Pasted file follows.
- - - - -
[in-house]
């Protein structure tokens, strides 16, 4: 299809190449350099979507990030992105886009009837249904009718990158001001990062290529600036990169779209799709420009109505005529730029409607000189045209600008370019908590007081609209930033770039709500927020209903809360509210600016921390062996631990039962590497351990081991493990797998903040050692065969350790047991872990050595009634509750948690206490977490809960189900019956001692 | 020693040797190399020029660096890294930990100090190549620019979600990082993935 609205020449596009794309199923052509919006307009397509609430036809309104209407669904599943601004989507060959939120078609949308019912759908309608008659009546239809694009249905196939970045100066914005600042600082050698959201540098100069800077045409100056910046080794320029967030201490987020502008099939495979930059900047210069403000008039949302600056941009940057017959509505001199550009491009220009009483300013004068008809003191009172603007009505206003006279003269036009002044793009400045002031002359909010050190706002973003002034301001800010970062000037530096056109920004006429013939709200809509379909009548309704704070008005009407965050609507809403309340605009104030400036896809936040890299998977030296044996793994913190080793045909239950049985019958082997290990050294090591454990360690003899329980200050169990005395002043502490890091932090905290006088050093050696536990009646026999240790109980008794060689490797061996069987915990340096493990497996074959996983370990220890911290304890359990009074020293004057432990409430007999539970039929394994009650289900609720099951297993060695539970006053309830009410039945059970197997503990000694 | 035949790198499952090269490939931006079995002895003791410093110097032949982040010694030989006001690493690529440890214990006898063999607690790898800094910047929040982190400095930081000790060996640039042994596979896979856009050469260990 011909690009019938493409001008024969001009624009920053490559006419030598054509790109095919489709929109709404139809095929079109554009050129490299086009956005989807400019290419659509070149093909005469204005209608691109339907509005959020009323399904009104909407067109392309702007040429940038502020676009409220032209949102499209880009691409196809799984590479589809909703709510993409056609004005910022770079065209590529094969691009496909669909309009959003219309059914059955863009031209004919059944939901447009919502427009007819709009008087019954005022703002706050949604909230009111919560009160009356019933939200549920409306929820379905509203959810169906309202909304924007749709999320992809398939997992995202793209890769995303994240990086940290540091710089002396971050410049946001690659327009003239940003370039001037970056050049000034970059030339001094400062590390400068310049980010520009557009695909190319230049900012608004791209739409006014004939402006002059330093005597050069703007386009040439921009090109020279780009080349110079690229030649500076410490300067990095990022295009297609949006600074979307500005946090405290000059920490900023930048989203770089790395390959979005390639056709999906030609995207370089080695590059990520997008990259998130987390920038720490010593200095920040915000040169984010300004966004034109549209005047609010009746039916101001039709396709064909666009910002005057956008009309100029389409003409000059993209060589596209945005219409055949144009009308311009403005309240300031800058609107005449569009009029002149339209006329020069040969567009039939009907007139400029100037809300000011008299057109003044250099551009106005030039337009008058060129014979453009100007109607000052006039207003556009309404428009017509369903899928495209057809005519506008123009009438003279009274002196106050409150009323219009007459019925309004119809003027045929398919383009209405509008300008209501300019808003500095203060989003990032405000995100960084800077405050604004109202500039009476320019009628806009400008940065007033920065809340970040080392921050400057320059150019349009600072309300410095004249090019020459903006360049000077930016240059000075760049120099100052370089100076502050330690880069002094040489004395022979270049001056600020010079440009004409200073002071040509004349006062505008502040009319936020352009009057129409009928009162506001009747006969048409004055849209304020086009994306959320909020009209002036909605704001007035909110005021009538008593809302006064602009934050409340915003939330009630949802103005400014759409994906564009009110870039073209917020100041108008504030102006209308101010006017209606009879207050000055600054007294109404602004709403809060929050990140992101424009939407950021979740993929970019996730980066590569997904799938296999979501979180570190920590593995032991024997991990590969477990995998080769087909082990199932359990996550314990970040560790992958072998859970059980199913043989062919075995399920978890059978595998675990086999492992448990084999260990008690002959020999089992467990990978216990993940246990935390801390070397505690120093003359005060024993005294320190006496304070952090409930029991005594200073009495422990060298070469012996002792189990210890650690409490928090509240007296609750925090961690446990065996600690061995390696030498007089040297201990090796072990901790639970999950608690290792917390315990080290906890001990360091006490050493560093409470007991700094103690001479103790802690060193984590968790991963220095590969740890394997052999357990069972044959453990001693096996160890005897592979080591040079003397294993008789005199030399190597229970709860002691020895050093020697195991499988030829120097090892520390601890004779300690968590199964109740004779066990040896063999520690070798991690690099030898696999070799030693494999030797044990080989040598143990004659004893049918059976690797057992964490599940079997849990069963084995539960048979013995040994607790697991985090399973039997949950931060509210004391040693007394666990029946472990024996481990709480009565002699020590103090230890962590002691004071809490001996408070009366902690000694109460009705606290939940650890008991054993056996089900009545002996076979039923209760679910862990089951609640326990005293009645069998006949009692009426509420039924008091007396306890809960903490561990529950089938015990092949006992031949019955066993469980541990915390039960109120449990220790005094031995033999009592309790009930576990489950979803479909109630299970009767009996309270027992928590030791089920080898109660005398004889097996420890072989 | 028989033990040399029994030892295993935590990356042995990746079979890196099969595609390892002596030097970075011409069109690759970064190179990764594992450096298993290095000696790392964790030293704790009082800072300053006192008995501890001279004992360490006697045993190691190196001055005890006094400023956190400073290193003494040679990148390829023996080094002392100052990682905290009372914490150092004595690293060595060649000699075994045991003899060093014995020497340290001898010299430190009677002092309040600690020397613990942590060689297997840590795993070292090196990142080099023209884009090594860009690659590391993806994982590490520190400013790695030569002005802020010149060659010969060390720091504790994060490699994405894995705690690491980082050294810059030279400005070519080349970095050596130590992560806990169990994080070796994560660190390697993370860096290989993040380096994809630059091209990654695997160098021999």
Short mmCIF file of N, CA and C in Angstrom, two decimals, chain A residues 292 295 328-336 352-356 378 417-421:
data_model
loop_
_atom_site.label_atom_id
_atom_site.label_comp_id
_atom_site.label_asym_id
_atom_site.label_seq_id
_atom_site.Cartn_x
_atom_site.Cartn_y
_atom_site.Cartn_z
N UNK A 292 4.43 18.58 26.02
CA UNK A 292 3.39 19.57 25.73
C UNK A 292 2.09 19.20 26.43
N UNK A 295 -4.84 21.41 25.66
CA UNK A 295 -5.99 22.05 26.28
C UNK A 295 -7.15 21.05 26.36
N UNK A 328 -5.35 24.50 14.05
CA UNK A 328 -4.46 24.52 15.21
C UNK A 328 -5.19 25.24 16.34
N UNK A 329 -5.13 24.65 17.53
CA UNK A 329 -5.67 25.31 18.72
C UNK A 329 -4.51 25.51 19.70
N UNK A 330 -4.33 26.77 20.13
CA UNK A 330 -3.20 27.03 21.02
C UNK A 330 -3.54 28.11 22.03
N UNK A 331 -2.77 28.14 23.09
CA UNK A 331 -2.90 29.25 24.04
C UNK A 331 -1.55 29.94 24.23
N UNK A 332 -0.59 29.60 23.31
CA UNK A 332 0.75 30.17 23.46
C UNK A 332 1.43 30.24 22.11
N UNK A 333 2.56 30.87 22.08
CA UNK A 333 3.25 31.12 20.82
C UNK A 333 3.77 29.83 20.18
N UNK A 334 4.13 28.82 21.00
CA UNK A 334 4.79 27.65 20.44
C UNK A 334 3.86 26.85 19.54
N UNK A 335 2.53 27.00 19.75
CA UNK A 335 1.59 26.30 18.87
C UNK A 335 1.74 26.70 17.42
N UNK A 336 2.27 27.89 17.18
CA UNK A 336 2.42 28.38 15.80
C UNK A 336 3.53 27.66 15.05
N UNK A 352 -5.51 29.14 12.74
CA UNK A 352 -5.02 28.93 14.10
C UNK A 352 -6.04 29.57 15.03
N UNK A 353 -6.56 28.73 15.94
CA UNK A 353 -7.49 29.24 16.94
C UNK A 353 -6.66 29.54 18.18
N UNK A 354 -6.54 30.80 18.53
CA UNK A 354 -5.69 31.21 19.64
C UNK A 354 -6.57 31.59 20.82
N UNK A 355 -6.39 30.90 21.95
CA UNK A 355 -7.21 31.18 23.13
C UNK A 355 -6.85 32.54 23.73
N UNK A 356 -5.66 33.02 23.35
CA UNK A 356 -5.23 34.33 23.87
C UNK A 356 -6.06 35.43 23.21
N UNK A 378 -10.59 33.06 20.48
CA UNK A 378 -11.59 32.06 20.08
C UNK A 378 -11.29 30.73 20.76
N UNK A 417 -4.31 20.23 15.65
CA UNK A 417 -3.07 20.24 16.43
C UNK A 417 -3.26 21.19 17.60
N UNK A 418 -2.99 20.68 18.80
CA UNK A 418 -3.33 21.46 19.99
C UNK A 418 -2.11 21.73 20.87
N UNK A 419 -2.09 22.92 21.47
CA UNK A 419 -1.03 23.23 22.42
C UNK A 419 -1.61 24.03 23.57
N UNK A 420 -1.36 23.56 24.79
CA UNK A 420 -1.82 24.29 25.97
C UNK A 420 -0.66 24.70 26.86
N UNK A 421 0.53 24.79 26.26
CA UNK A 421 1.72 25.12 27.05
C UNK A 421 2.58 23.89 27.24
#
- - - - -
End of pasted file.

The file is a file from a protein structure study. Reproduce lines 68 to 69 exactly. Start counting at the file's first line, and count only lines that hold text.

CA UNK A 418 -3.33 21.46 19.99
C UNK A 418 -2.11 21.73 20.87